The Trustees may be able to claim compensation under the Financial Services Compensation Scheme if Prudential are unable to meet their liabilities to the Trustees. The current level of compensation available is 90% of the claim with no upper limit. Prudential Assurance Company Ltd, the money purchase fund investment manager, is a subsidiary of Prudential PLC, one of the UK's largest insurance companies, and is authorised and regulated by the Financial Conduct Authority.
The Value of your AVC Account
If you have made additional voluntary contributions to Prudential, received an augmentation payment from your Employer or transferred-in a pension from another pension arrangement to your Hybrid Pension, this money has been added to a separate AVC Account that is invested with Prudential and is given bonuses in exactly the same way as your Money Purchase Account.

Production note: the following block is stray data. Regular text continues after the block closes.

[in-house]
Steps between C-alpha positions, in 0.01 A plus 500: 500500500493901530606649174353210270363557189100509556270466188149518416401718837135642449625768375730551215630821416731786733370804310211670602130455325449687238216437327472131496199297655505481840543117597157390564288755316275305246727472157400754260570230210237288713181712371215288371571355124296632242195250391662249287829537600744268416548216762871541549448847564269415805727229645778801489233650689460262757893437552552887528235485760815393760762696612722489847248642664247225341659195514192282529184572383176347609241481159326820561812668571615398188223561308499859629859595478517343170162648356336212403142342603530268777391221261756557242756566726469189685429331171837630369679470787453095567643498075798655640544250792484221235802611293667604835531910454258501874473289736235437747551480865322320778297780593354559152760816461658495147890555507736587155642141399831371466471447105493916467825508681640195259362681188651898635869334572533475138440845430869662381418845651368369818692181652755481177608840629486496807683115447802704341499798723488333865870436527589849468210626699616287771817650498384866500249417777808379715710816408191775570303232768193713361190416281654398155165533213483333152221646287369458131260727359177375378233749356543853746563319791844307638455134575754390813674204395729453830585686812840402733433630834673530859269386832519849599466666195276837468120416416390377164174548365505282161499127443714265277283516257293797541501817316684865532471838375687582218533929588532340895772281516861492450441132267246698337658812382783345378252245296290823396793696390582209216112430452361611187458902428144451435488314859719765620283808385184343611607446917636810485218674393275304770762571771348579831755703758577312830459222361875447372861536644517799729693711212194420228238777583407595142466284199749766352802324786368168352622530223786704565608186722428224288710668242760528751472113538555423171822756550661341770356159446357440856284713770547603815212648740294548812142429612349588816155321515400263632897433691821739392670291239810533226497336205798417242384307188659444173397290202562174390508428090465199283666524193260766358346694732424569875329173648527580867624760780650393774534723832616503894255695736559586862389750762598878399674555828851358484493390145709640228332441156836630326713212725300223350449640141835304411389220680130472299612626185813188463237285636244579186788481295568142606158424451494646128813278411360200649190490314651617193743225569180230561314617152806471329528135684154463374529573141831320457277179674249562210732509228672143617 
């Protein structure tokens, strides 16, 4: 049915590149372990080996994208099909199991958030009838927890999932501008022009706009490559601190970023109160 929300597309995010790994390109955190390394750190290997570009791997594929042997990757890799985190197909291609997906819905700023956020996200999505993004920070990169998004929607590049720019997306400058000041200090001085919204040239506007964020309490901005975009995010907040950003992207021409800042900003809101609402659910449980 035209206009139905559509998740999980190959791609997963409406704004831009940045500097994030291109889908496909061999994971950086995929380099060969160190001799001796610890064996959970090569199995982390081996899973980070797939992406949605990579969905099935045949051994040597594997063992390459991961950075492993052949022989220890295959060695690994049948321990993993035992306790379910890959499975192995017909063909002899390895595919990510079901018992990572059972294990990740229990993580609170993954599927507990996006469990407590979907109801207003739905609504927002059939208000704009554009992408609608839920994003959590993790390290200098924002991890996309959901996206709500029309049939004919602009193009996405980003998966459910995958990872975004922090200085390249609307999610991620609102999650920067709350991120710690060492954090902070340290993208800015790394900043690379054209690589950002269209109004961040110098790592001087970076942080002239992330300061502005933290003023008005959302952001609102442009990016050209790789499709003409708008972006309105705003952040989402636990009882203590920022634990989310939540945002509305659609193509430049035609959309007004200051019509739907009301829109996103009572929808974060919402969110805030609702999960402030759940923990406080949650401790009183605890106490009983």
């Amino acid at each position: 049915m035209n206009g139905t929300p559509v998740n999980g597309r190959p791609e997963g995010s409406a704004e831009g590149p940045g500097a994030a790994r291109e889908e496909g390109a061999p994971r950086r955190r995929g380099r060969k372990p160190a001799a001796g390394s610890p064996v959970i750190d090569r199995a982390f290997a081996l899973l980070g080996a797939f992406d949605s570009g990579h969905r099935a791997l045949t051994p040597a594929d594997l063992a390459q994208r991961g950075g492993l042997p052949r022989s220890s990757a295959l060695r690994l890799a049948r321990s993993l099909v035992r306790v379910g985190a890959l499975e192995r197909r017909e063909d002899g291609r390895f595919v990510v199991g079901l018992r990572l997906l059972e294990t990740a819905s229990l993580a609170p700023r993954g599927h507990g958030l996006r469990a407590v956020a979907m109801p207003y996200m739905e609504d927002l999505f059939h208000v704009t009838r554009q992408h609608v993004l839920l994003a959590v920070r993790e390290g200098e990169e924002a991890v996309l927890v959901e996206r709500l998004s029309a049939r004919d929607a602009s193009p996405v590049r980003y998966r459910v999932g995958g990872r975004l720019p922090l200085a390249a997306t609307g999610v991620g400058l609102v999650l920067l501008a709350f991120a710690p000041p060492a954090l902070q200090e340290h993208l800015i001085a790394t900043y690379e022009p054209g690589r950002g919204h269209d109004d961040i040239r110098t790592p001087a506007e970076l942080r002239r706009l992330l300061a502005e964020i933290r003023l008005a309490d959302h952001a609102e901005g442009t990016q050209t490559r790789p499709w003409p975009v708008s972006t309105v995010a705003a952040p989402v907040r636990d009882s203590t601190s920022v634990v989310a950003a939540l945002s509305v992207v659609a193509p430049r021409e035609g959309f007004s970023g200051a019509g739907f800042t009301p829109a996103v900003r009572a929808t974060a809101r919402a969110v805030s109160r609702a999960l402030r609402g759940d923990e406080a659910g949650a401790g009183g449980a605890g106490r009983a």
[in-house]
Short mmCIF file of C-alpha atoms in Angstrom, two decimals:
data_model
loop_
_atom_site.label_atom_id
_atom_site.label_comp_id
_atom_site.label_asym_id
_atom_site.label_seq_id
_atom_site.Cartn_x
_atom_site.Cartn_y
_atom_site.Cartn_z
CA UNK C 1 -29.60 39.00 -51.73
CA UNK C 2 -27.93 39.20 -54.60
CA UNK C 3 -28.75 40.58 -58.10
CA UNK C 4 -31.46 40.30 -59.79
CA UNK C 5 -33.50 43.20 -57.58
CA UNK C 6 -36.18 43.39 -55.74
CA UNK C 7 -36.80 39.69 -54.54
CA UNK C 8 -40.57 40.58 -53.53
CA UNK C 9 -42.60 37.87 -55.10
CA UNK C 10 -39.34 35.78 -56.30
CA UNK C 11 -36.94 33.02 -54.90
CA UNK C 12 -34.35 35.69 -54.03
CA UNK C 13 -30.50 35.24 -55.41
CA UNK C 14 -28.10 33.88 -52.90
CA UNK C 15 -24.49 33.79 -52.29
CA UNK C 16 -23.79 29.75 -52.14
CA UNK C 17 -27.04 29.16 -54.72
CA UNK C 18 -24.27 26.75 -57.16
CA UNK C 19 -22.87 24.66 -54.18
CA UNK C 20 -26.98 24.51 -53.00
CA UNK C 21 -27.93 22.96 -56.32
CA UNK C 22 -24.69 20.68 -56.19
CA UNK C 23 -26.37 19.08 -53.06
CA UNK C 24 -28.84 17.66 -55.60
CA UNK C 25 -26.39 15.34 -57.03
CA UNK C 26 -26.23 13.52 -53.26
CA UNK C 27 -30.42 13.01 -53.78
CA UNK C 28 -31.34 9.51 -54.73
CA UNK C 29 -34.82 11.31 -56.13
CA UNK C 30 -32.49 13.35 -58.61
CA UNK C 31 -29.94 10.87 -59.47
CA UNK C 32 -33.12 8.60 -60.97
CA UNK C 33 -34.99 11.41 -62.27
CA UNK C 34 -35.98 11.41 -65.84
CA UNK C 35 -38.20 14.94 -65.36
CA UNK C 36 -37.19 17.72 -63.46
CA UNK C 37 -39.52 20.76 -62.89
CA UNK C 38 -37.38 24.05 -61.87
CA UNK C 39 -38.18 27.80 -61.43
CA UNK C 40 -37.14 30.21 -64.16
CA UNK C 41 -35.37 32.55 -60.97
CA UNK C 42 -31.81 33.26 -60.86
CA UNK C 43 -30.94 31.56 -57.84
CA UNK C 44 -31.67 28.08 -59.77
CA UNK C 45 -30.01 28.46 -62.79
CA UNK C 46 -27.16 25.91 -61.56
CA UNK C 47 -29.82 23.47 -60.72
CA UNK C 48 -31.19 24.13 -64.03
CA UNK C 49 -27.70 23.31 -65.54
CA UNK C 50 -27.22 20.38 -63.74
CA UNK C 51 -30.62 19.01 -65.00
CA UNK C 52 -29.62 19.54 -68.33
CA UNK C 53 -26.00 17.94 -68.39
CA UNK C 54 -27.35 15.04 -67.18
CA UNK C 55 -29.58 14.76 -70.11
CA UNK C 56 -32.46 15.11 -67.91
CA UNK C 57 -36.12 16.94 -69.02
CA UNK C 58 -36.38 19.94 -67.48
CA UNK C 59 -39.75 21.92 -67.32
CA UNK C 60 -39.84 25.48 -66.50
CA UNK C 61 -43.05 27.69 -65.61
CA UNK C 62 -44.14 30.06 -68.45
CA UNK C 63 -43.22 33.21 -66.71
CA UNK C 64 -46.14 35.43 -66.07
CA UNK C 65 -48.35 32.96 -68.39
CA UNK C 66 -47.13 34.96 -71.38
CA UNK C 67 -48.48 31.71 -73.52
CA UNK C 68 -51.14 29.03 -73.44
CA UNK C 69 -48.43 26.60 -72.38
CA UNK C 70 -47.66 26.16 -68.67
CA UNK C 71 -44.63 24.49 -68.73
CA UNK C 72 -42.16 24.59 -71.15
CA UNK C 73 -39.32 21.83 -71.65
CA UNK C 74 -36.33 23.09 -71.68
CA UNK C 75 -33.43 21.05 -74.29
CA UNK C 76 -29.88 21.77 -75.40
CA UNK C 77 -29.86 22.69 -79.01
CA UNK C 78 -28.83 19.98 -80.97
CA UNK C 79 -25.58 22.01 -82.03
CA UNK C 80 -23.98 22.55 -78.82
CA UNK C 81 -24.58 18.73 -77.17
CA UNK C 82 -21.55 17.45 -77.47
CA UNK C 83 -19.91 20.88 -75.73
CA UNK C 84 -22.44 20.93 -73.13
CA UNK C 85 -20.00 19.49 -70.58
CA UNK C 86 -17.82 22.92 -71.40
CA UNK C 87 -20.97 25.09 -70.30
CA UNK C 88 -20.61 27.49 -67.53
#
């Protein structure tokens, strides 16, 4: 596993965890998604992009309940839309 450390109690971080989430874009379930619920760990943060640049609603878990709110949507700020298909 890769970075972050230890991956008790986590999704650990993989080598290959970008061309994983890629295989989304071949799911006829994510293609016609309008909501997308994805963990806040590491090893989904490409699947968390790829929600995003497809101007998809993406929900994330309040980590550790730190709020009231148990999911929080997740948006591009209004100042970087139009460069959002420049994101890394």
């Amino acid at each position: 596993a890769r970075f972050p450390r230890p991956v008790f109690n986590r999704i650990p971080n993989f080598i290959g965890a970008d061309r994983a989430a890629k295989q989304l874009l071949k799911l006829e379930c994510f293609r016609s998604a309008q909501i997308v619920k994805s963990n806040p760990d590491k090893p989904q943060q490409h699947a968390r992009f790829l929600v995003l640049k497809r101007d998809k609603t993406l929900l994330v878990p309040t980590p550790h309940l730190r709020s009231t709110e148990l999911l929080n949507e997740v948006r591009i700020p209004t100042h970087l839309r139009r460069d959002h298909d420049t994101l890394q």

If you have made additional voluntary contributions to the DC Lifestyled AVC this money has been added to a separate AVC Account that is invested with Legal & General. This money is included in our calculation of your income from AVCs on the benefit statement. It is not included in the Prudential SMPI, but a separate SMPI calculation is made (see below). This money is invested in the same Legal & General Funds that DC members of the Scheme are invested in - you may find further information about them on the page about Funds.